Ashley was the 2002 recipient of the “John Cage Award for Music” from the Foundation for Contemporary Performance Arts, and a 2008 recipient of the American Music Center’s “Letter of Distinction.”
Robert Ashley is the subject of a film by Peter Greenaway, one of a series entitled Four American Composers, Transatlantic Films (London) and Mystic Fire Video (New York). Burning Books (Santa Fe) with Archer Fields (New York) published Perfect Lives, October 1991. Music with Roots in the Aether was published by MusikTexte (Cologne). Ashley’s book Outside of Time: Ideas about Music, was published by MusikTexte in 2009. Kyle Gann’s biography of Robert Ashley was published by the University of Illinois Press in November 2012.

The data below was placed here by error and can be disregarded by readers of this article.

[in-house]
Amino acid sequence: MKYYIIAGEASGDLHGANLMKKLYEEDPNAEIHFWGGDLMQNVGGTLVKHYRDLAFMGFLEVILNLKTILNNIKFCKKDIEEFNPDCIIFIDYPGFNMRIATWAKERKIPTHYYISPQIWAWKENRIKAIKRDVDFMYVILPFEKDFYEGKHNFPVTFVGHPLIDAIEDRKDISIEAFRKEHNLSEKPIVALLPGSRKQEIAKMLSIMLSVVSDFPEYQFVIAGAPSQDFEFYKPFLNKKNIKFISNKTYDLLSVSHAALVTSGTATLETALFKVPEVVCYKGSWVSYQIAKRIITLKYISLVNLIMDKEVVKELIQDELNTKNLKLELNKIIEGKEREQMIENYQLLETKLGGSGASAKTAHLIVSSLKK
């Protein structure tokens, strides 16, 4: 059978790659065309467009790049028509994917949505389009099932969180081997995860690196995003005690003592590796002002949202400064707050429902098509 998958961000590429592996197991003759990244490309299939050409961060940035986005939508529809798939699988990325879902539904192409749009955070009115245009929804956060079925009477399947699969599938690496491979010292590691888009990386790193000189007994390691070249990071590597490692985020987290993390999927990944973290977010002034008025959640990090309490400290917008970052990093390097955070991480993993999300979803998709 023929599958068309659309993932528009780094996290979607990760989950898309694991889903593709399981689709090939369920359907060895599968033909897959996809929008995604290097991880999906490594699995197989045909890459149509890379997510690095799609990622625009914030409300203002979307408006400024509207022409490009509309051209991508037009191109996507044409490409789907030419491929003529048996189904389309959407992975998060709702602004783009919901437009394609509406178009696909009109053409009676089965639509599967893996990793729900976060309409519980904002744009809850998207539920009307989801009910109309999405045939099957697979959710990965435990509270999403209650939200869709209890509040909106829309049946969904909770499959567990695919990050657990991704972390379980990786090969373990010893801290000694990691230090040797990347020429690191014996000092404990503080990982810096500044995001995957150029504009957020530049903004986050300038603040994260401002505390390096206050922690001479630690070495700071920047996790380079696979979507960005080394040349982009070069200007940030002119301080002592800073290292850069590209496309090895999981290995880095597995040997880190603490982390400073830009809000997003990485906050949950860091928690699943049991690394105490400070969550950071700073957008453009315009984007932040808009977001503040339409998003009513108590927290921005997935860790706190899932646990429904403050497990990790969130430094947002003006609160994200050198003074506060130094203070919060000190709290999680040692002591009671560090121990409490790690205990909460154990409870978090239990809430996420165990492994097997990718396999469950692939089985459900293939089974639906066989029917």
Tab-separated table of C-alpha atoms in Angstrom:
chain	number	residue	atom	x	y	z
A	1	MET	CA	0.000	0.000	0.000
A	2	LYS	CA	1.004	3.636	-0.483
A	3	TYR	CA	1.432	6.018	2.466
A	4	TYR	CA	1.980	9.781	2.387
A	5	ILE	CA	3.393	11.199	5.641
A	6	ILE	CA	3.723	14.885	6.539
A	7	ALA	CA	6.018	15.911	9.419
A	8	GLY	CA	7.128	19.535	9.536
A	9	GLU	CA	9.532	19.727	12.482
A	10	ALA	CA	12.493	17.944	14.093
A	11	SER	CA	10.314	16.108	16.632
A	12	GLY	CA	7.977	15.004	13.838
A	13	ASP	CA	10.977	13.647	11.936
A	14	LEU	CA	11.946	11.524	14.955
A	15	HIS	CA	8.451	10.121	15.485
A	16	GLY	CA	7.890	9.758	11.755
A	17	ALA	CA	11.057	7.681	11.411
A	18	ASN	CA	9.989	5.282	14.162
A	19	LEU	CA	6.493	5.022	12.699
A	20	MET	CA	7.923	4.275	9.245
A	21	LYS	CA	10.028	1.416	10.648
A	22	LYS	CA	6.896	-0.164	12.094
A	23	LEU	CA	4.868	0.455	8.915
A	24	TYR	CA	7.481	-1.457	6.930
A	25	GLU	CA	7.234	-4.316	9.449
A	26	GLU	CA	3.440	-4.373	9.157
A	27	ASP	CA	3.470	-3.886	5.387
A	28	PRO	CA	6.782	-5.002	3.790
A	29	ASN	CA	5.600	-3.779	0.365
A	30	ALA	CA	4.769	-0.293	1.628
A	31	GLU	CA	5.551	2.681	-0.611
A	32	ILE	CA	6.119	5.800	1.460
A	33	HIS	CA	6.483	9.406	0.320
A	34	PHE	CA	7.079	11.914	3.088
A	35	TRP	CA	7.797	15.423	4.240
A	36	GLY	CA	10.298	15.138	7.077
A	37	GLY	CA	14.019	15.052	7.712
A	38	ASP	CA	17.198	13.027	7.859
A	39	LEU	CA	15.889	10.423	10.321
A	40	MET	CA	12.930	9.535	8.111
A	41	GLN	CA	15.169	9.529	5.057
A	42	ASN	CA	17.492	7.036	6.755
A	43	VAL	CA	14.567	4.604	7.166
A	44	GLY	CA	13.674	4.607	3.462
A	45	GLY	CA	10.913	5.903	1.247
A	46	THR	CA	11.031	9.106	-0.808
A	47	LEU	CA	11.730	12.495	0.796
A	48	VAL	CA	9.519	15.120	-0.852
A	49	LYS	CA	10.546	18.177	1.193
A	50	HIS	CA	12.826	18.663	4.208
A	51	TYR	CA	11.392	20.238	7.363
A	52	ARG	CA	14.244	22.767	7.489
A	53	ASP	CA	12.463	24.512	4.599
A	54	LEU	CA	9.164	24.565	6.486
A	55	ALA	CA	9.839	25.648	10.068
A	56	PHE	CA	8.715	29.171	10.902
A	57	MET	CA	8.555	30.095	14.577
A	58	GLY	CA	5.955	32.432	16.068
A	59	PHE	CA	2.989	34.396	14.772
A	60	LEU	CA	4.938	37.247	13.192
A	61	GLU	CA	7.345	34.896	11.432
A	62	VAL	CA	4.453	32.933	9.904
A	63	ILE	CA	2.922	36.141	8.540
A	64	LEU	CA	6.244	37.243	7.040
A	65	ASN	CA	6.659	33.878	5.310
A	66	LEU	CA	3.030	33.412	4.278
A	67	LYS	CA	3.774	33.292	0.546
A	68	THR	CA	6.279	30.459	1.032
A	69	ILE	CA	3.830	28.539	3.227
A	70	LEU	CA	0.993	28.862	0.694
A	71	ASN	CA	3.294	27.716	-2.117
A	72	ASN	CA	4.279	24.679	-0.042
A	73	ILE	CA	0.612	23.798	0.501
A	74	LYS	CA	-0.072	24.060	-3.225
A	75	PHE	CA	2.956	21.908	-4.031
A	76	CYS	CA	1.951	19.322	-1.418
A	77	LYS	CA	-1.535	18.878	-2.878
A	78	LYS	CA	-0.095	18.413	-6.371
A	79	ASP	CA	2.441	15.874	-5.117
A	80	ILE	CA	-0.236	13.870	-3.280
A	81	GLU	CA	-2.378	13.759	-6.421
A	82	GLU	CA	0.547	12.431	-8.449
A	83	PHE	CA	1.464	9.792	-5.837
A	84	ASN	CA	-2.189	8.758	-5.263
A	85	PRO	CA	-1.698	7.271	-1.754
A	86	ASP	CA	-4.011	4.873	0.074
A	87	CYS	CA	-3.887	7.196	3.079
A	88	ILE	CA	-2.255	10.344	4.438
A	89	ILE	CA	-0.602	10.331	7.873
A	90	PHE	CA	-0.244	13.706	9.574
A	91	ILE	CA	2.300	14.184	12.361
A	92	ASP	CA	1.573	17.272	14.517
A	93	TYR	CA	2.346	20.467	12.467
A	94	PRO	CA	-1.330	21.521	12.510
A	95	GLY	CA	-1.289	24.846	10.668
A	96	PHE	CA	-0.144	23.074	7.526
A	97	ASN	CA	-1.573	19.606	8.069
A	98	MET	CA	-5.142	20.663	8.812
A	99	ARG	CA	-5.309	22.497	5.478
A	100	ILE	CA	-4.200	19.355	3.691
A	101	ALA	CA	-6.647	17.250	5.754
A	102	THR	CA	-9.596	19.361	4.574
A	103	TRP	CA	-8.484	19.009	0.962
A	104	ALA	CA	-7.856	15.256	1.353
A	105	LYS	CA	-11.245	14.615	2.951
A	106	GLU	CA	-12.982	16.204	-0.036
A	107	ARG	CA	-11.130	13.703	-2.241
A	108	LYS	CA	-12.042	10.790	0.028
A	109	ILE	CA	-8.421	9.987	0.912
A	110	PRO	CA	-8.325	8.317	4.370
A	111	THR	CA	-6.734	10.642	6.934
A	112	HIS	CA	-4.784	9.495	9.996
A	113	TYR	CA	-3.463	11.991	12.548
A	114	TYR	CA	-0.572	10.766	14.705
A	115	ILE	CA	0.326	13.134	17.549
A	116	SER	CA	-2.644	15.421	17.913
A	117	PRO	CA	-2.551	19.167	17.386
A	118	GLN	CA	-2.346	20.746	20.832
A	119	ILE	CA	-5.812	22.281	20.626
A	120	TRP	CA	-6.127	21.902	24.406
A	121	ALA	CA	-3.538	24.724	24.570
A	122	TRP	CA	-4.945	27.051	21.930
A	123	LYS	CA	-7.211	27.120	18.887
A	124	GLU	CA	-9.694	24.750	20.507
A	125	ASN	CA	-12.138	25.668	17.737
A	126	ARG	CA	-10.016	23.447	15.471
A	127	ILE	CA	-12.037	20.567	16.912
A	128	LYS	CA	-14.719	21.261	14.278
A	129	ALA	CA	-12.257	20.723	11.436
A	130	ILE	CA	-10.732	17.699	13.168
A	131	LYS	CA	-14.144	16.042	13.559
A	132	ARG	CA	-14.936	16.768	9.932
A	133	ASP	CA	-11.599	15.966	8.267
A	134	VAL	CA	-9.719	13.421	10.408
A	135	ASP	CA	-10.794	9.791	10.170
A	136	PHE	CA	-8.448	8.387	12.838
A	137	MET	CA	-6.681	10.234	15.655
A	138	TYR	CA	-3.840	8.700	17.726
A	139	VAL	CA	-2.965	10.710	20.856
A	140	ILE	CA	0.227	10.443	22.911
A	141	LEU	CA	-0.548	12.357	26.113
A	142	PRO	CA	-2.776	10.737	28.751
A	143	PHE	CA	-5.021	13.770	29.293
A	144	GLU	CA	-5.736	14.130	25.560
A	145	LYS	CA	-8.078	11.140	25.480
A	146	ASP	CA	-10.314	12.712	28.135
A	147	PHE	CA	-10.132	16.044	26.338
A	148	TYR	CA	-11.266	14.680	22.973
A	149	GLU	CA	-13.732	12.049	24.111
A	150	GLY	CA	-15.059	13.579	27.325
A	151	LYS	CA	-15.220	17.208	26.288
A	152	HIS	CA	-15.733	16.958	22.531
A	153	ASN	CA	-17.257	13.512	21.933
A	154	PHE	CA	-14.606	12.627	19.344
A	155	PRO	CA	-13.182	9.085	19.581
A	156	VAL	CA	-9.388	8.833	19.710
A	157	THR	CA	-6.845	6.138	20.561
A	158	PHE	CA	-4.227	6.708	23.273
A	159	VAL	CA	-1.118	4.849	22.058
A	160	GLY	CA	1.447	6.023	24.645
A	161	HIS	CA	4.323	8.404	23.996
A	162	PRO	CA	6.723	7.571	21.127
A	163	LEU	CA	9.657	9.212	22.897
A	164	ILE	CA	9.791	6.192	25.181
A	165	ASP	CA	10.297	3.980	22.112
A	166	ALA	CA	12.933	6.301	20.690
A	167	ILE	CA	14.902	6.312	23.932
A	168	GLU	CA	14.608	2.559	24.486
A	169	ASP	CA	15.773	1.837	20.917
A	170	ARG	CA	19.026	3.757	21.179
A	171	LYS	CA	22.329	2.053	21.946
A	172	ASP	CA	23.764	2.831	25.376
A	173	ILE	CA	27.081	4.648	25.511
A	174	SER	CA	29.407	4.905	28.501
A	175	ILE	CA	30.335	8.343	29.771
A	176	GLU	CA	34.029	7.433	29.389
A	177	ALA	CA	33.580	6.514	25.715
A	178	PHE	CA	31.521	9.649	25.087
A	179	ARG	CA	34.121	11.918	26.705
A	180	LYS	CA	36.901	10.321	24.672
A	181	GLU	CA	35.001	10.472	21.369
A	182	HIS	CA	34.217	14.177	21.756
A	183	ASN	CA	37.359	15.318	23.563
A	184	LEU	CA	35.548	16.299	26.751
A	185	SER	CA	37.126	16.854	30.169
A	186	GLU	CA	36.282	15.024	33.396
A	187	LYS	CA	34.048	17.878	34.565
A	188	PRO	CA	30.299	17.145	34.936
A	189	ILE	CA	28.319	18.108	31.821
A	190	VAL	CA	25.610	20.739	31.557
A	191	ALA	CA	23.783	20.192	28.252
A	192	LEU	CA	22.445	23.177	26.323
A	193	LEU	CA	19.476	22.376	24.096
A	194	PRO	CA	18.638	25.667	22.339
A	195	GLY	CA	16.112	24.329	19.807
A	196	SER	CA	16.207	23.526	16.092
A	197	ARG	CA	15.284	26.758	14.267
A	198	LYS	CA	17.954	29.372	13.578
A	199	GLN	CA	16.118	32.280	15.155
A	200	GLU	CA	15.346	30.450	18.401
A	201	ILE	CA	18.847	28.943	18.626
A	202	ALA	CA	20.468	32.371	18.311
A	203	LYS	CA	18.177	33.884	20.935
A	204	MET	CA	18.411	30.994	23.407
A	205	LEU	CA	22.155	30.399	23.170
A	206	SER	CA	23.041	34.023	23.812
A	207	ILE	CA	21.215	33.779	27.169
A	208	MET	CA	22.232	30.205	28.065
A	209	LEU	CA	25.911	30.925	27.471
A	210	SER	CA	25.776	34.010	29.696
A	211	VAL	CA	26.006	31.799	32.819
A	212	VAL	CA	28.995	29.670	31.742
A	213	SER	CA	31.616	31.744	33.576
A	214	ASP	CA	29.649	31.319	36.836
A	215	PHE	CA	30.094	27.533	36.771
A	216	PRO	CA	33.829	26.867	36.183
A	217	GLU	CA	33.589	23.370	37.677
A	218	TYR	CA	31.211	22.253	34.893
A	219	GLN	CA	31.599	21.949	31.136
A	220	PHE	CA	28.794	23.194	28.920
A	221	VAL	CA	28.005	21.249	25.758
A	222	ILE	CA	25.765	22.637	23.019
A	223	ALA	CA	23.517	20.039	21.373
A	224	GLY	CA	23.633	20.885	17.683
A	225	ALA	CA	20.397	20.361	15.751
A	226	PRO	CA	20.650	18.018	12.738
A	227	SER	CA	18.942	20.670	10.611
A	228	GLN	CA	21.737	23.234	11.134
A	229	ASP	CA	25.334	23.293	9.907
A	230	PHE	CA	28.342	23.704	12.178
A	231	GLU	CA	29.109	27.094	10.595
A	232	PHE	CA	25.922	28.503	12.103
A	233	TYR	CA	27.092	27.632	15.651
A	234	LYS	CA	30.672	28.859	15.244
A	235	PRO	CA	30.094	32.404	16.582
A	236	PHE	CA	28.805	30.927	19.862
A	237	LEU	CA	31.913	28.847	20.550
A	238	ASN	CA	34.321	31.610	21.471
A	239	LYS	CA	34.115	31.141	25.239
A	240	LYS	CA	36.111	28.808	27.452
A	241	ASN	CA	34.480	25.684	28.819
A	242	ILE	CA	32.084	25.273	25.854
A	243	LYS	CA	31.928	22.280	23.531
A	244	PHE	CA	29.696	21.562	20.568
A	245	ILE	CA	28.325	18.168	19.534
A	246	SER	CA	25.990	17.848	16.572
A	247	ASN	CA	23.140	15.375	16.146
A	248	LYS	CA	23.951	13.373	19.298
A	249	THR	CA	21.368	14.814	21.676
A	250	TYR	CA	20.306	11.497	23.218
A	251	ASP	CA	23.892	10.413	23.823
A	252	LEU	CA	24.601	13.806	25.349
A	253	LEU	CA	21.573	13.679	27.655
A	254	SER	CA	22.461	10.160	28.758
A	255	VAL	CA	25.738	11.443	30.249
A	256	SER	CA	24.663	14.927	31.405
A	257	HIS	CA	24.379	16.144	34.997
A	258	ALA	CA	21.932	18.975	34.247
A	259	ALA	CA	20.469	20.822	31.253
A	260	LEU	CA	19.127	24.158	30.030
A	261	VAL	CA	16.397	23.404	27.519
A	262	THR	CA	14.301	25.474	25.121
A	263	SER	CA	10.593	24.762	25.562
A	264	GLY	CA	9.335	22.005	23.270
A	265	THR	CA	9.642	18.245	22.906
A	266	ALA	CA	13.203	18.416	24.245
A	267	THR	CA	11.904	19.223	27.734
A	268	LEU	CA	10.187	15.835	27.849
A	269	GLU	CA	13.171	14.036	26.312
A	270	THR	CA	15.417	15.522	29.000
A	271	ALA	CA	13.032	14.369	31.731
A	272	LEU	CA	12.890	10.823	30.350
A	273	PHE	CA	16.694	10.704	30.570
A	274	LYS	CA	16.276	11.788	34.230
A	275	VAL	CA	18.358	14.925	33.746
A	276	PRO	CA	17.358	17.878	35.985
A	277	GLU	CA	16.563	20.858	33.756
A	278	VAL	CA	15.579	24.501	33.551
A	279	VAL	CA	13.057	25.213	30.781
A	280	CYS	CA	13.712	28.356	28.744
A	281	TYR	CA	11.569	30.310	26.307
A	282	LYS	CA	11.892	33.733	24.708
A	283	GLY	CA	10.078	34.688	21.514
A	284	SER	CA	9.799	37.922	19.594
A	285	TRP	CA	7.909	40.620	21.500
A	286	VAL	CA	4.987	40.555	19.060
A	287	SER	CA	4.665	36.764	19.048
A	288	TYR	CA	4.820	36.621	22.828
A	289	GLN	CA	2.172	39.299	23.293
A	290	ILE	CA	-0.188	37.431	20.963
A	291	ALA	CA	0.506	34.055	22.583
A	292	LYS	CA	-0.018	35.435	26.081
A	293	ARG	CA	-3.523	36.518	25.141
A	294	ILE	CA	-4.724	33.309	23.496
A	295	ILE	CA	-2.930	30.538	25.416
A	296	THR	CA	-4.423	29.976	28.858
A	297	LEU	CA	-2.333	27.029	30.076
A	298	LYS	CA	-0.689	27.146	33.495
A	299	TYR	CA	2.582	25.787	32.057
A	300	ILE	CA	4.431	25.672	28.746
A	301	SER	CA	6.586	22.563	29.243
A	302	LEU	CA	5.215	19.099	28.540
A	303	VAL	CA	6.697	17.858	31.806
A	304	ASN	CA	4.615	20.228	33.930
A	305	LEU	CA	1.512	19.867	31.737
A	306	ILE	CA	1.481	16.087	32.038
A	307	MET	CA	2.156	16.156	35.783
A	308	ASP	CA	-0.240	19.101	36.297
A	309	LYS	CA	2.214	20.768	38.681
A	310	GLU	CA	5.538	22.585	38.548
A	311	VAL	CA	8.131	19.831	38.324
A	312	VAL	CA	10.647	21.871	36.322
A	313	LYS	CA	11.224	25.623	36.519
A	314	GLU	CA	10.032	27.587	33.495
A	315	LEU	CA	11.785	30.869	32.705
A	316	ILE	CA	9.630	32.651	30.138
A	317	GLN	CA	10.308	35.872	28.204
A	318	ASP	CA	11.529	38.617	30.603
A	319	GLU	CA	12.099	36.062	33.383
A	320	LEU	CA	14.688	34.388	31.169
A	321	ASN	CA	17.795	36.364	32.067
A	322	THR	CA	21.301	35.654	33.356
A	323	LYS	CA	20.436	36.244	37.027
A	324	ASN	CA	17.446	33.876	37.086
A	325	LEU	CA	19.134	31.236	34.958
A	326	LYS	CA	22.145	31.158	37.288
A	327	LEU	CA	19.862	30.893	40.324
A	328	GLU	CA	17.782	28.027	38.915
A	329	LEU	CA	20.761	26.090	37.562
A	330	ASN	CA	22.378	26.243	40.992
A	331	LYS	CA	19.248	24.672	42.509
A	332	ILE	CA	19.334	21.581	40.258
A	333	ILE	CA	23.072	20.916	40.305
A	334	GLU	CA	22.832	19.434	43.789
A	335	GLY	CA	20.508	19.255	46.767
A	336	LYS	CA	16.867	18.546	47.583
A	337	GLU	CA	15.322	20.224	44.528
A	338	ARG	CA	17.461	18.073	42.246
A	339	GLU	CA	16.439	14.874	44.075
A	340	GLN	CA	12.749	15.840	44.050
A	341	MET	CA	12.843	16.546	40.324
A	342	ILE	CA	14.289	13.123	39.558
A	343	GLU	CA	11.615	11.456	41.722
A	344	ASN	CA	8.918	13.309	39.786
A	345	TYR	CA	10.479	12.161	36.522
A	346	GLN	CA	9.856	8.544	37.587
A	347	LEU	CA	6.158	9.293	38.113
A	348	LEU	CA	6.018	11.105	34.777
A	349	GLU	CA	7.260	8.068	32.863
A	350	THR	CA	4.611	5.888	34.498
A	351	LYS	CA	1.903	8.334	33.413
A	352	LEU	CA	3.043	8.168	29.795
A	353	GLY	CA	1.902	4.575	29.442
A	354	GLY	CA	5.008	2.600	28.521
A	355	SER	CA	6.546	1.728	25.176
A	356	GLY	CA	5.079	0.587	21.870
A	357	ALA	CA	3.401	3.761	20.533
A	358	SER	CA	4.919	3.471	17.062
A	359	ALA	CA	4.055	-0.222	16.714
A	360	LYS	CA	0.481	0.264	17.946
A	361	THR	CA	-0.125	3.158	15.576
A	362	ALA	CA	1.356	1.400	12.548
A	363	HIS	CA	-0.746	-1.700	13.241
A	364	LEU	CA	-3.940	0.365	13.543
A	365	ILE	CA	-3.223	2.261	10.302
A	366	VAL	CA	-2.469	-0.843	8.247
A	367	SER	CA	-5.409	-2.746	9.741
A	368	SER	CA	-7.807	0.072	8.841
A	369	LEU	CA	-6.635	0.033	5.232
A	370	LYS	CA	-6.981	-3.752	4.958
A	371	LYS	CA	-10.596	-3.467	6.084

Ashley is working on two new operas: Quicksand, an “opera-novel”, which was released in novel form by Burning Books in 2011, and Crash, which will be premiered at the 2014 Whitney Biennial.
Recorded music and video are available from Lovely Music, Ltd., Nonesuch/Elektra, New World Records, Mainstream, CBS Odyssey, O.O. Discs, Alga Marghen, Ellipsis Arts, Koch International, Einstein Records and Unsounds.
Ashley died on March 3, 2014.
- ° 1930 Ann Arbor, Michigan (United States).
- 2014 Manhattan, New York (United States).
At view in the media library